The city's loss of a over the taxable status of a medical facility will cost taxpayers directly, but could also hit the budgets of every entity for which property taxes are collected, including the Wauwatosa School District.
The district, already hurting from state aid cuts, can be required by state law to repay to the city the portion of property taxes it received over eight years from taxes collected from Wheaton Franciscan Healthcare, formerly Covenant.
A memo to Common Council members and the media released this afternoon by City Attorney Alan Kesner makes it clear that the city has no option but to repay $8.5 million in taxes, interest and legal fees amassed since the clinic was built in 2003.
Kesner said, though, the state can demand that the city be repaid the principal amount of taxes paid from the school district, Milwaukee County, the Milwaukee Metropolitan Sewerage District and Milwaukee Area Technical College, the other entities receiving property tax revenue from Wheaton's clinic.
That does not mean that city taxpayers are off the hook. Kesner pointed out in his memo that refunding interest and legal fees to Wheaton is solely the city's responsibility, and that taxpayers alone will be required to bear those costs. The city also will have to repay its share of property tax revenue collected from Wheaton, which amounts to something over 30 percent, Kesner said.
Kesner's memo did not state how much each of the other taxing districts would have to repay. The cost of such refunds is exempt from the property tax levy limits otherwise imposed by the Legislature, Kesner wrote, meaning that property taxes can and will be raised to pay for the court loss.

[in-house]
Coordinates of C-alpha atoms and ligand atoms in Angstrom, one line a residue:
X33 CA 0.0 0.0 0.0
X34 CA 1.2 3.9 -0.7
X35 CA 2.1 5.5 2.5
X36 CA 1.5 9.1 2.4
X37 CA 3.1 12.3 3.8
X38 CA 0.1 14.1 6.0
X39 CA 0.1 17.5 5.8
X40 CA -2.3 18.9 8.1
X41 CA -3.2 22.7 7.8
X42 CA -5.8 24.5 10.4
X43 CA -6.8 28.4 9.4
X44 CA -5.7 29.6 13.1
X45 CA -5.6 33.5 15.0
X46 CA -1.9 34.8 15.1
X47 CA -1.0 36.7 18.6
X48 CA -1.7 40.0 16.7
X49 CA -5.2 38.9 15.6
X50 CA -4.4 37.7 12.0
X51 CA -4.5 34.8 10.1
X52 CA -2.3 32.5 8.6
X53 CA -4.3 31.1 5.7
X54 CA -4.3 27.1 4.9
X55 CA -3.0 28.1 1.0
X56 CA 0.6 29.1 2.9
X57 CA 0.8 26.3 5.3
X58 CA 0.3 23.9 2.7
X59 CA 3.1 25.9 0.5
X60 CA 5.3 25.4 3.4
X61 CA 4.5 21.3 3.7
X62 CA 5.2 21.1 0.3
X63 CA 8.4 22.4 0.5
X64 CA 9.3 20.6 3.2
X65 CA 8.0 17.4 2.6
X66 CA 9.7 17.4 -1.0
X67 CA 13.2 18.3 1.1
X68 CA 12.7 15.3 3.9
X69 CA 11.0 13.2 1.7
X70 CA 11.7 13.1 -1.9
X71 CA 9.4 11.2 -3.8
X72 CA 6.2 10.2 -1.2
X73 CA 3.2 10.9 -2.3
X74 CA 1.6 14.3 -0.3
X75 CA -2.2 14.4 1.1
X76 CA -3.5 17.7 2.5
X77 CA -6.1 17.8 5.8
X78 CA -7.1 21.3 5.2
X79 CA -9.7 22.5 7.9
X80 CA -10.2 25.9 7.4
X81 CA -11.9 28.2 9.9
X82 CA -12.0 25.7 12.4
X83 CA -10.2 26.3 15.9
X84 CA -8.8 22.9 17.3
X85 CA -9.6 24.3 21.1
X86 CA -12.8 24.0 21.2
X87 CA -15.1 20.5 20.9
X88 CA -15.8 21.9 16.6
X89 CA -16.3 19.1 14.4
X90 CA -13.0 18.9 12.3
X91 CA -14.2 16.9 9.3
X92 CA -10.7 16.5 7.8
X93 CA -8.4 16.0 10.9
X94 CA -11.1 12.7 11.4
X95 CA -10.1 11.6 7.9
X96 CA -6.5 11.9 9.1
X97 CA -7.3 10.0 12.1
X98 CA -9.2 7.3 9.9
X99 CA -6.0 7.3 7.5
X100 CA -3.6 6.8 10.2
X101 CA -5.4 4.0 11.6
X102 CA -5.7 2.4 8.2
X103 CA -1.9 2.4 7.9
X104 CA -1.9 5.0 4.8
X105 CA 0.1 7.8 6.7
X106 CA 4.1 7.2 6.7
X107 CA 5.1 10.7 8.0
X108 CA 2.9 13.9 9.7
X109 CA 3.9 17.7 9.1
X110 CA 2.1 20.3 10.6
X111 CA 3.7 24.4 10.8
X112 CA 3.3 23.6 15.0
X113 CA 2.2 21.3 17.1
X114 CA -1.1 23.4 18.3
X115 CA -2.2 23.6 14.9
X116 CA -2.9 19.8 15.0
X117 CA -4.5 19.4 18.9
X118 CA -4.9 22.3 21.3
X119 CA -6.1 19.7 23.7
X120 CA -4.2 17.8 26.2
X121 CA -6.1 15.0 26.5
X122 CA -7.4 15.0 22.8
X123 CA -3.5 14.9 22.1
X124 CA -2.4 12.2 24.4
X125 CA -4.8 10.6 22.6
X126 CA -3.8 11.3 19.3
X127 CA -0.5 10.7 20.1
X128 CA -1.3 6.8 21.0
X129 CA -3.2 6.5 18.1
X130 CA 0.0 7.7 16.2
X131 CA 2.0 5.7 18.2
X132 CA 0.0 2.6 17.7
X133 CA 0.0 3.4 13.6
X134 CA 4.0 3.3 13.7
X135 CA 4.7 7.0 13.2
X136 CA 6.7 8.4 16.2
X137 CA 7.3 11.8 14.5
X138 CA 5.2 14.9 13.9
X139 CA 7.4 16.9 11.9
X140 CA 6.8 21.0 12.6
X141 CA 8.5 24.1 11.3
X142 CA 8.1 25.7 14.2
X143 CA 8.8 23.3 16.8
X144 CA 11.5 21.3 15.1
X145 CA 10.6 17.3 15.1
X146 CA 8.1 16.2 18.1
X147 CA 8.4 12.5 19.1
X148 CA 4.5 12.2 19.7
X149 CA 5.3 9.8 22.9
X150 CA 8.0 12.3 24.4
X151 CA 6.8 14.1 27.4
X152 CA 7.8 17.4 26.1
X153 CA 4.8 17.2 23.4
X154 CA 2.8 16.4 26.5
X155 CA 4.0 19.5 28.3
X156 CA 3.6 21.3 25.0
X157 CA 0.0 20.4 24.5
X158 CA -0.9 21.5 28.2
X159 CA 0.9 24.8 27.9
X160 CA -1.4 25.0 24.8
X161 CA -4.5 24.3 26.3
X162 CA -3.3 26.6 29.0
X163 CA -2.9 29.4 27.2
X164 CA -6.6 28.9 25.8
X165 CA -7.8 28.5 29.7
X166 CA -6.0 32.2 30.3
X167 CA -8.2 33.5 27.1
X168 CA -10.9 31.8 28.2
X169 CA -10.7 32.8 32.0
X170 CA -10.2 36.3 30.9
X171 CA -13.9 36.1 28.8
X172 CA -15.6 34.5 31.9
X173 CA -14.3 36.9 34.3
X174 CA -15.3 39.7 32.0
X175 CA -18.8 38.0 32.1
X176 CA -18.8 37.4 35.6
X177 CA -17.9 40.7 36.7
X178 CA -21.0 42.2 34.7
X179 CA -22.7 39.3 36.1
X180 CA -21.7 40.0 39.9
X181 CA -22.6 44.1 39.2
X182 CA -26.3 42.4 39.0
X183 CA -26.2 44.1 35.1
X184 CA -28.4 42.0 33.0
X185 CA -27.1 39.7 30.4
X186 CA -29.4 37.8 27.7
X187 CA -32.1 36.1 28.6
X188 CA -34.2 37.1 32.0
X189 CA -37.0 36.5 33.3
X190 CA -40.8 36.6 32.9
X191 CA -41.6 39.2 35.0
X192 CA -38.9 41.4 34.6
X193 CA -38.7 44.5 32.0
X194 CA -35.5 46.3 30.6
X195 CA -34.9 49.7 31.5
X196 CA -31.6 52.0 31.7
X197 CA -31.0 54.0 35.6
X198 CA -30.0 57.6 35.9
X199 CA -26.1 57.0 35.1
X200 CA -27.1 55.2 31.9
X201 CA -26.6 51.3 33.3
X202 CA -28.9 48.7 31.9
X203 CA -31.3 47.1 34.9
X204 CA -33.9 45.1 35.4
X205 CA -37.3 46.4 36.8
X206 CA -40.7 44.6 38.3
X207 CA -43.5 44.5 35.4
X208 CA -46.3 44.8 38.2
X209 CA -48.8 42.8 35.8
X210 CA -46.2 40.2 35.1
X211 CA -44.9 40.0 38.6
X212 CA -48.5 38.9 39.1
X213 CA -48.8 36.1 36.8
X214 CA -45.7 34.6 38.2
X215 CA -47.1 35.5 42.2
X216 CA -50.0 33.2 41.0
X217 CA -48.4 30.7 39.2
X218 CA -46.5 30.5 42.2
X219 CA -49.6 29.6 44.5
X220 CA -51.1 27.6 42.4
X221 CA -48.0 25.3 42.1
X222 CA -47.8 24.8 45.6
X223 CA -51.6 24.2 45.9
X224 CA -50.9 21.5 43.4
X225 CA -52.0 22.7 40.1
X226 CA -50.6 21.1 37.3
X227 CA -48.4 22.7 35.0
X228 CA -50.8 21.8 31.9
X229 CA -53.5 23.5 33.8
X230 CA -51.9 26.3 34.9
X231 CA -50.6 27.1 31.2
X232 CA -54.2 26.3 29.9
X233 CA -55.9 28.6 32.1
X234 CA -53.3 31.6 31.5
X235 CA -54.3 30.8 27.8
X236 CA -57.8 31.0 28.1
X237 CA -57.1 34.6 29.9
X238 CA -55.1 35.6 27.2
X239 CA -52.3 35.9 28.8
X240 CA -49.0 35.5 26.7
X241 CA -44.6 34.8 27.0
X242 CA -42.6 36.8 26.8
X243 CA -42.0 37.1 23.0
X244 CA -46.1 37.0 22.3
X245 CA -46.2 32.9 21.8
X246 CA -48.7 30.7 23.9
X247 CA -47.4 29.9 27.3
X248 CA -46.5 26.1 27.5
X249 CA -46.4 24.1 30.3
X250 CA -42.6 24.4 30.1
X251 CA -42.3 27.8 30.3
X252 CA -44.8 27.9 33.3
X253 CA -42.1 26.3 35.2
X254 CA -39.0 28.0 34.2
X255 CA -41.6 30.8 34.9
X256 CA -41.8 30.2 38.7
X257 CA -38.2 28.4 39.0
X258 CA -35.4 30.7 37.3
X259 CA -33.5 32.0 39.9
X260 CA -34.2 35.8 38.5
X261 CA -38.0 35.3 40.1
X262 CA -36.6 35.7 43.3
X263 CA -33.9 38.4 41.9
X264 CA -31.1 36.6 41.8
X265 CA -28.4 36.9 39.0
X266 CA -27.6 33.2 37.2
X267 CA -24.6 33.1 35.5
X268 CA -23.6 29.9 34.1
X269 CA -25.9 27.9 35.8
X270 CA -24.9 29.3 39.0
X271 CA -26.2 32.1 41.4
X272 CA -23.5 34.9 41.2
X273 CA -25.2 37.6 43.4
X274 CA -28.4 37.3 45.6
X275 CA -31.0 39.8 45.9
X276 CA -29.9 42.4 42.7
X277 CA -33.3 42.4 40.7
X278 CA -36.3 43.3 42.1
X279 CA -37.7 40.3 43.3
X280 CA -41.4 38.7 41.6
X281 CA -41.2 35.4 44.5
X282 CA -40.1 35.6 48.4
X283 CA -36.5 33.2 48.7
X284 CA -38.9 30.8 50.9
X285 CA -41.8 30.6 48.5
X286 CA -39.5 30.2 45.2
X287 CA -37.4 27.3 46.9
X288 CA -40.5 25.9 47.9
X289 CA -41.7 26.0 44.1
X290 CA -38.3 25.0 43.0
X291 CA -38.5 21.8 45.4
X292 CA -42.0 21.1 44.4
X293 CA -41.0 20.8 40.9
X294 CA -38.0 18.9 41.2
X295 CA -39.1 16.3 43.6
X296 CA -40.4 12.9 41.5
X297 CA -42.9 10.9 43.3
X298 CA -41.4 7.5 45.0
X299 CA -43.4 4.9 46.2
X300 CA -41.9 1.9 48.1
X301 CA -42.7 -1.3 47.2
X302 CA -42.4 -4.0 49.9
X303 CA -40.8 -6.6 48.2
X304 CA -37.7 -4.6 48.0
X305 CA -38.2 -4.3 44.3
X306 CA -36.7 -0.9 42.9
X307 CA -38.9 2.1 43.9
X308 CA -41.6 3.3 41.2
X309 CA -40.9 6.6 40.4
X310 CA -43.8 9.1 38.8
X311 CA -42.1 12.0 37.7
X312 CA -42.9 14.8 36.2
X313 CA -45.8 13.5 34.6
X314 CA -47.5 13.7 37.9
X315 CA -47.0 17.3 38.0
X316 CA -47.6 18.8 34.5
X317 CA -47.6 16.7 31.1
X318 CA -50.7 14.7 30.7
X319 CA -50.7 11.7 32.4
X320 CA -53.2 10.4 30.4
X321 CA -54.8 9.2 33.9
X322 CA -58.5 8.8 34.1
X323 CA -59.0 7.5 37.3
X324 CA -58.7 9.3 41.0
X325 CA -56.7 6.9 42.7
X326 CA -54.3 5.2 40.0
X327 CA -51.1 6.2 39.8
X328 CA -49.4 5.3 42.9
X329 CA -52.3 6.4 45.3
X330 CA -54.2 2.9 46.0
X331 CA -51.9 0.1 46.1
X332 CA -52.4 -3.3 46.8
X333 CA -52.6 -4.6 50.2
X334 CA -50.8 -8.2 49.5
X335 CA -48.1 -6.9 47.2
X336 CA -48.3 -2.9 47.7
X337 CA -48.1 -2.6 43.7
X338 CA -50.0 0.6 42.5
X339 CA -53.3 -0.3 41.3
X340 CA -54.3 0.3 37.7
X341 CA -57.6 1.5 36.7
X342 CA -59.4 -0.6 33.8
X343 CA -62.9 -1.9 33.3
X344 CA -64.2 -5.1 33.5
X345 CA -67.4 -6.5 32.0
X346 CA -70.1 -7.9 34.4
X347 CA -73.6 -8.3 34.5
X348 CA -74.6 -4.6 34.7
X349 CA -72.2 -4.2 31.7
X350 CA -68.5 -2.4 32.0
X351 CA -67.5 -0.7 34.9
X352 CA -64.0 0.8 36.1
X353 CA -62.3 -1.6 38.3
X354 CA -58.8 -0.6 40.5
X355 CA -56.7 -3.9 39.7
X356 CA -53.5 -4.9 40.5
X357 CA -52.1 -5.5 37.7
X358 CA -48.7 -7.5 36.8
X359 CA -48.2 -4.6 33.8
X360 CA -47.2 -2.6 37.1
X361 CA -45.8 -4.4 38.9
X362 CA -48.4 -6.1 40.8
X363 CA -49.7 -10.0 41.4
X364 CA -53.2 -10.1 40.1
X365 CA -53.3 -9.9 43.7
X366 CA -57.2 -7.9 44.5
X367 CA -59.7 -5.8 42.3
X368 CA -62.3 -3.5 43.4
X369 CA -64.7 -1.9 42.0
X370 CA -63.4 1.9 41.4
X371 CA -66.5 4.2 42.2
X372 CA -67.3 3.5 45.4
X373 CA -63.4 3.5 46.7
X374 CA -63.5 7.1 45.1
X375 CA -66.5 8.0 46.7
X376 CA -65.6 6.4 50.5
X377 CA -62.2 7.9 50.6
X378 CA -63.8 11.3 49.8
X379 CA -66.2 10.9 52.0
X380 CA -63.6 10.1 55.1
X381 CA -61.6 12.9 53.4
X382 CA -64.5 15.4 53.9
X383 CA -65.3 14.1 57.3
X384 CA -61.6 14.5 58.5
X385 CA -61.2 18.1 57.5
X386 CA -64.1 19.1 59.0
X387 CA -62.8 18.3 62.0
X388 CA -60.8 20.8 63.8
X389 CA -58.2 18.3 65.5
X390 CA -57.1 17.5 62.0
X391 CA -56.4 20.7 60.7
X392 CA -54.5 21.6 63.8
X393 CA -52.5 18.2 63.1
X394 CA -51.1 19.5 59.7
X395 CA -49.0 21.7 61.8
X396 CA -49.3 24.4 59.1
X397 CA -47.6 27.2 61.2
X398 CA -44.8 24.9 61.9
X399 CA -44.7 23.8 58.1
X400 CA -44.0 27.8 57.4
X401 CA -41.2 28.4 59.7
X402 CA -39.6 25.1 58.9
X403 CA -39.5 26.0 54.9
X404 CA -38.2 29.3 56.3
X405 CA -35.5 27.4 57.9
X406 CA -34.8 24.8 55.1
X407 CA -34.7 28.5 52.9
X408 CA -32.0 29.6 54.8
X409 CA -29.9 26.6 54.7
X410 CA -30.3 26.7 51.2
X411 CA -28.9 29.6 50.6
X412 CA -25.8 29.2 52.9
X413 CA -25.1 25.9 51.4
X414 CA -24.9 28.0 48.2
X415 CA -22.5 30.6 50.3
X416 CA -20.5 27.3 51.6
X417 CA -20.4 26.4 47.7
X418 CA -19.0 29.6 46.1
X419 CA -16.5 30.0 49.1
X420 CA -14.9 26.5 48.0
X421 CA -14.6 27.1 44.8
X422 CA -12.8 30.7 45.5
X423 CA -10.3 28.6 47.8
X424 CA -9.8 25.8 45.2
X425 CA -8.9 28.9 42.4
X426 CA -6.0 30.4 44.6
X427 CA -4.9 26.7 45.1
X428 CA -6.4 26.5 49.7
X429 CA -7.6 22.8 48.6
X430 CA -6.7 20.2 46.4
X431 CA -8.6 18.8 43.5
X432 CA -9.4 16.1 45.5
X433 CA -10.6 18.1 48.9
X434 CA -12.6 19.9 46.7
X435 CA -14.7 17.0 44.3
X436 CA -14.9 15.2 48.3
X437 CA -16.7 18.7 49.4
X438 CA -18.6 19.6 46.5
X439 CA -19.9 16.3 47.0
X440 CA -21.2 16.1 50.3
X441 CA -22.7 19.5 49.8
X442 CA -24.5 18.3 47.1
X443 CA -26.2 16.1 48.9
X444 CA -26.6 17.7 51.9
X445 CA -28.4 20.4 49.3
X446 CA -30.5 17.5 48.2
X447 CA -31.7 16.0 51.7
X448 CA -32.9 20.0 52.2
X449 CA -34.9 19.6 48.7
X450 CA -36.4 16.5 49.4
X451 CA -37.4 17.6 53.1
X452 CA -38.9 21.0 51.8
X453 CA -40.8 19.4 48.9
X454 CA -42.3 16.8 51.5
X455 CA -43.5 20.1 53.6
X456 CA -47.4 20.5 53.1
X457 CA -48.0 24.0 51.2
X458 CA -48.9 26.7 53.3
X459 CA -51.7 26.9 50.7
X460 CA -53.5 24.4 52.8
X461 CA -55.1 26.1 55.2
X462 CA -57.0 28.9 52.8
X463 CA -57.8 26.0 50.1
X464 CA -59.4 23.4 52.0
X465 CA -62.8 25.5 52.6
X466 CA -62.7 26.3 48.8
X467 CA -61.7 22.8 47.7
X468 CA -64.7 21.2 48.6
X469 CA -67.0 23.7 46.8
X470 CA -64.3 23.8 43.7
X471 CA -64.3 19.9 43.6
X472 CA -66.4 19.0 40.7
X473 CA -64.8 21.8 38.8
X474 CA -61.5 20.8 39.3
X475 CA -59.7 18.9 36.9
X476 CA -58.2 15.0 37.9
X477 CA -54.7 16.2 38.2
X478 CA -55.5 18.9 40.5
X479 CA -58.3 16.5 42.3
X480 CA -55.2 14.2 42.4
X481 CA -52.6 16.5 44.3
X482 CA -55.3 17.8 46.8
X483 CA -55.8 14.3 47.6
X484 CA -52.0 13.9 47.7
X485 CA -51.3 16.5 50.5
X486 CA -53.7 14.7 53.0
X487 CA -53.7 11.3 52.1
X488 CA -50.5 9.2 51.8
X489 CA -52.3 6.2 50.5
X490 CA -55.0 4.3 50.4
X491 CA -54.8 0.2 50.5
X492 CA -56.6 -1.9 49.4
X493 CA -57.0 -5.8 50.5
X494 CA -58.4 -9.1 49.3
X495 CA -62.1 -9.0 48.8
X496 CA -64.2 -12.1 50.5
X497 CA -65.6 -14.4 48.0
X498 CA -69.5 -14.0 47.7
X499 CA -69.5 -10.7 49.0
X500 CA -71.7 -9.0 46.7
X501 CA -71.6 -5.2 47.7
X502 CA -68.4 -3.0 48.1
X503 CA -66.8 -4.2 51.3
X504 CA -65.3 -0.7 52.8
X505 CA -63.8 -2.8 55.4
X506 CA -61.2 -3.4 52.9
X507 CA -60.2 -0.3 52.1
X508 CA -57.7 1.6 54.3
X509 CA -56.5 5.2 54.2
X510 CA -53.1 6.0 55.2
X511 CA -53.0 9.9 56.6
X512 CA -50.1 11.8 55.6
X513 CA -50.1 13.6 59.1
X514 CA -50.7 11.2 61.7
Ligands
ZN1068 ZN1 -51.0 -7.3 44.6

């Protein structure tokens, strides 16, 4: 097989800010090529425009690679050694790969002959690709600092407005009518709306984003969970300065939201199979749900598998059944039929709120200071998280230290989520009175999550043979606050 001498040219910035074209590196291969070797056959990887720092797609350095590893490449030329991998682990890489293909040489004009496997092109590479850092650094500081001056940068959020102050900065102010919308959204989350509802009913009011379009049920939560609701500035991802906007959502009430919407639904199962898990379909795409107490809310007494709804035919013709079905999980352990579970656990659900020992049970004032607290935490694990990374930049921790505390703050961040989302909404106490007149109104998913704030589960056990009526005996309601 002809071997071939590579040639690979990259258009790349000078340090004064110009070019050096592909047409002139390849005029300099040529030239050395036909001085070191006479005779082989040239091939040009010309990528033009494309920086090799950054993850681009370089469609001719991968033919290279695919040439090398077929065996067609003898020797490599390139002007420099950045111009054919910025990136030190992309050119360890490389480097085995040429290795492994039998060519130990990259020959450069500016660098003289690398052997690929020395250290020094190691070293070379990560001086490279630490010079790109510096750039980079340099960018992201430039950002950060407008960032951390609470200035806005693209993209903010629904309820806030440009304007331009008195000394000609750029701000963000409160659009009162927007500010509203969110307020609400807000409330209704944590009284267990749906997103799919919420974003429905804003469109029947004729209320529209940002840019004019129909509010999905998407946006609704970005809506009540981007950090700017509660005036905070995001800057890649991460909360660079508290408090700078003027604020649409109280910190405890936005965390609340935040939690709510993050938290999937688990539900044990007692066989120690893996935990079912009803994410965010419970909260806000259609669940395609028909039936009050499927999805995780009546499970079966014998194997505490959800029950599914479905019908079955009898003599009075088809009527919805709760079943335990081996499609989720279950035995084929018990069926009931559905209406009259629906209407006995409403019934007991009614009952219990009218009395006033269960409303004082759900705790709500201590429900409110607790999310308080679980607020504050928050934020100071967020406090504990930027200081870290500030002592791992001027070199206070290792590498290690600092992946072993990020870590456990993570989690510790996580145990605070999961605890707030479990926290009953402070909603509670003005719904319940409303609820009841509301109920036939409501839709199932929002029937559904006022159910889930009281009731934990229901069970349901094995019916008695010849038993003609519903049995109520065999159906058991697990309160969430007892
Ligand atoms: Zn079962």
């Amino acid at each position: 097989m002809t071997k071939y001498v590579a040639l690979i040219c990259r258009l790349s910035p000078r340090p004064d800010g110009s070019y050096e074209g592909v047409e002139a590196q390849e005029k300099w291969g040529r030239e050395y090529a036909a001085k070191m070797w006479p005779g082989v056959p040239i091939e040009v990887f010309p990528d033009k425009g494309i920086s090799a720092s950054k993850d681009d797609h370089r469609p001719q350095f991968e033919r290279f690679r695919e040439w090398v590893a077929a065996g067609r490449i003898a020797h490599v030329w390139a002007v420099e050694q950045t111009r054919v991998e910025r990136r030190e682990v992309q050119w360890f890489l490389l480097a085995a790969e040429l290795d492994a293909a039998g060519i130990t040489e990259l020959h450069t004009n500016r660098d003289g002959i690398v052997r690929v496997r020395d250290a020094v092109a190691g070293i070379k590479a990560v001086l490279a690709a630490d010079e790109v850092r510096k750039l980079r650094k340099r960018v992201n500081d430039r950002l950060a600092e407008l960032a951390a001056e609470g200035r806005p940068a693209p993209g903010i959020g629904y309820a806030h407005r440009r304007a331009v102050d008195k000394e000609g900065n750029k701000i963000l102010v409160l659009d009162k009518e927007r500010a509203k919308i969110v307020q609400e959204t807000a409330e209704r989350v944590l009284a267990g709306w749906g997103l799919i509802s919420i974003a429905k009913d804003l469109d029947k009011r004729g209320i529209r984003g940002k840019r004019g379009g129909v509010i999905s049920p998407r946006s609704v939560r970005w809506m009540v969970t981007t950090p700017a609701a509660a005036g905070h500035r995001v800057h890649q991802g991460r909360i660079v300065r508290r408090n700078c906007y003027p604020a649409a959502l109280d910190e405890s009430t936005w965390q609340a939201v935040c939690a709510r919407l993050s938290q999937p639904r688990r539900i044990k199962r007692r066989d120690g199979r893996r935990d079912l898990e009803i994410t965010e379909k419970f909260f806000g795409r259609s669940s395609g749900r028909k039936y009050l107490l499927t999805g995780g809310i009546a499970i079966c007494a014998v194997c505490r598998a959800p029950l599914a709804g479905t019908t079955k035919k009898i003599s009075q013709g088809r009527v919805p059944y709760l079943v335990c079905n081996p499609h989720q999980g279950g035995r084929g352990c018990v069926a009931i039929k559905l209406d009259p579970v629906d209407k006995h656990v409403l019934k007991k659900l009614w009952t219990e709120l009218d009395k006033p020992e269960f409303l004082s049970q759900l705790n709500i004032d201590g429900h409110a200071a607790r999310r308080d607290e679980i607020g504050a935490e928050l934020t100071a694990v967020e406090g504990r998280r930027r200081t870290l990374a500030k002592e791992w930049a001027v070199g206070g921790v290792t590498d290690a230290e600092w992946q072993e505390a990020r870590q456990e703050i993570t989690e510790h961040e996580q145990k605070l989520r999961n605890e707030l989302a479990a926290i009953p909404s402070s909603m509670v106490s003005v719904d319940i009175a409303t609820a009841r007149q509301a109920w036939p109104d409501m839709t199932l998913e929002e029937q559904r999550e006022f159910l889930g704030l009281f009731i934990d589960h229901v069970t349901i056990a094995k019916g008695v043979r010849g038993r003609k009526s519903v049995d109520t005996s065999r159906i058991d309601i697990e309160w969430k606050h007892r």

Reached later Tuesday, Kesner said, "The general process is the city will pay back the entire amount, and then submit that to the Department of Revenue, and they will charge back to the other entities."
Kesner said that he was scheduling meetings with the tax revenue recipients, including the Tosa schools, next week when he would have a clearer picture of what the repayments might be.
Asked whether the city could have escrowed the tax payments from Covenant and then Wheaton against the possibility of losing in court, Kesner said, "That was considered by the city finance director and the city administrator at the time and was not considered an appropriate strategy."
The city, had it set aside the revenue collected from Covenant/Wheaton, would have still had to pay its taxing entities the full amount of taxes they were owed, meaning the city would be paying out funds against its own budget.
In essense, the city had to either hold on to money and pay others out of pocket, or gamble its own money and hope it won it court. The city chose the second option and lost.
Schools Superintendent Phil Ertl said that he had been informed last week that the decision was coming down and that if the city lost, the schools could be liable to repay their portion of the taxes.
"We have charge-backs every year, but this isn't a charge-back," Ertl said. "I don't know yet how much it's going to be. We should know something next week.
"Hopefully, it's not going to hurt the district."
In its opinion issued Tuesday in Covenant Healthcare v. City of Wauwatosa, the Wisconsin Supreme Court determined that significant portions of the Wheaton Francsican outpatient center at 201 N. Mayfair Road are exempt from property taxes because it is used primarily for the purpose of supporting the tax-exempt St. Joseph’s Hospital in Milwaukee.
The Court of Appeals had previously decided in favor of the city, finding that the property was taxable.
Wheaton Franciscan has paid property taxes on the facility every year since the beginning of its construction in 2003.
The case decided Tuesday involves the tax years 2003 through 2006, but Wheaton has filed additional cases in Milwaukee County Circuit Court over subsequent years. Now that the precedent has been set by the state's highest court, the city will not dispute those claims.